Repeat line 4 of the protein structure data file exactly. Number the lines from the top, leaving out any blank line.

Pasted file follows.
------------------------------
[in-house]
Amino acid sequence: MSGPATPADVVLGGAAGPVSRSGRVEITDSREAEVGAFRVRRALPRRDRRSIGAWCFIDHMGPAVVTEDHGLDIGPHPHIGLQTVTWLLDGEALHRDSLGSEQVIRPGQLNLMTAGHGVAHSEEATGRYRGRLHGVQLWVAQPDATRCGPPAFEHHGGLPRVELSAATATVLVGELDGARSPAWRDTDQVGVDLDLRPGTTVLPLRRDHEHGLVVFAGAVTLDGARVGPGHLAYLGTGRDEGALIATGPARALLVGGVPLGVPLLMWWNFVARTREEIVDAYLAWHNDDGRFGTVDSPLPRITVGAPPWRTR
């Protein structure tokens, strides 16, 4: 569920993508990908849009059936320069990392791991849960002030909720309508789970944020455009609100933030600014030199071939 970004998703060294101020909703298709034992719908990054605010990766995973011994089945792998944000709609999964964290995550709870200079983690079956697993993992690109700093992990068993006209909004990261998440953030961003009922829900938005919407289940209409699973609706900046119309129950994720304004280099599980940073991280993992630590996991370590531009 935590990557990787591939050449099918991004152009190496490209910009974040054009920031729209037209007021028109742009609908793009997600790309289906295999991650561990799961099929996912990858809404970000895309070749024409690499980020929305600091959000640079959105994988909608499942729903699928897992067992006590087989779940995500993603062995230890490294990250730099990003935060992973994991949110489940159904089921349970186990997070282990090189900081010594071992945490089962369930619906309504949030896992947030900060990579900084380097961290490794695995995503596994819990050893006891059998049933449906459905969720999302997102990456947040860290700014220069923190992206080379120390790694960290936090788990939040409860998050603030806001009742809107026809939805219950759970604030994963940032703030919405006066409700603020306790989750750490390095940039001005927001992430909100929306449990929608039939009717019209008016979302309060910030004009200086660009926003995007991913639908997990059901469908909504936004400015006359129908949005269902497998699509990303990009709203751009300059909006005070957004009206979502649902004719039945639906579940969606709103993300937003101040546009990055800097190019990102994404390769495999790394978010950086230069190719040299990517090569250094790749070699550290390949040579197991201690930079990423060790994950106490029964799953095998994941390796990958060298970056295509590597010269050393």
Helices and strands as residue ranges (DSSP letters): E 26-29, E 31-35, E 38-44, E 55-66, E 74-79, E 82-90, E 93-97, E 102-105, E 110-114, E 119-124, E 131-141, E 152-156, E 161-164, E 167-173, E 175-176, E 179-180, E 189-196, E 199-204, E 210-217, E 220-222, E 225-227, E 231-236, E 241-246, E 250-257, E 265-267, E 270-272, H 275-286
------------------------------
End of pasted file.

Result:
Helices and strands as residue ranges (DSSP letters): E 26-29, E 31-35, E 38-44, E 55-66, E 74-79, E 82-90, E 93-97, E 102-105, E 110-114, E 119-124, E 131-141, E 152-156, E 161-164, E 167-173, E 175-176, E 179-180, E 189-196, E 199-204, E 210-217, E 220-222, E 225-227, E 231-236, E 241-246, E 250-257, E 265-267, E 270-272, H 275-286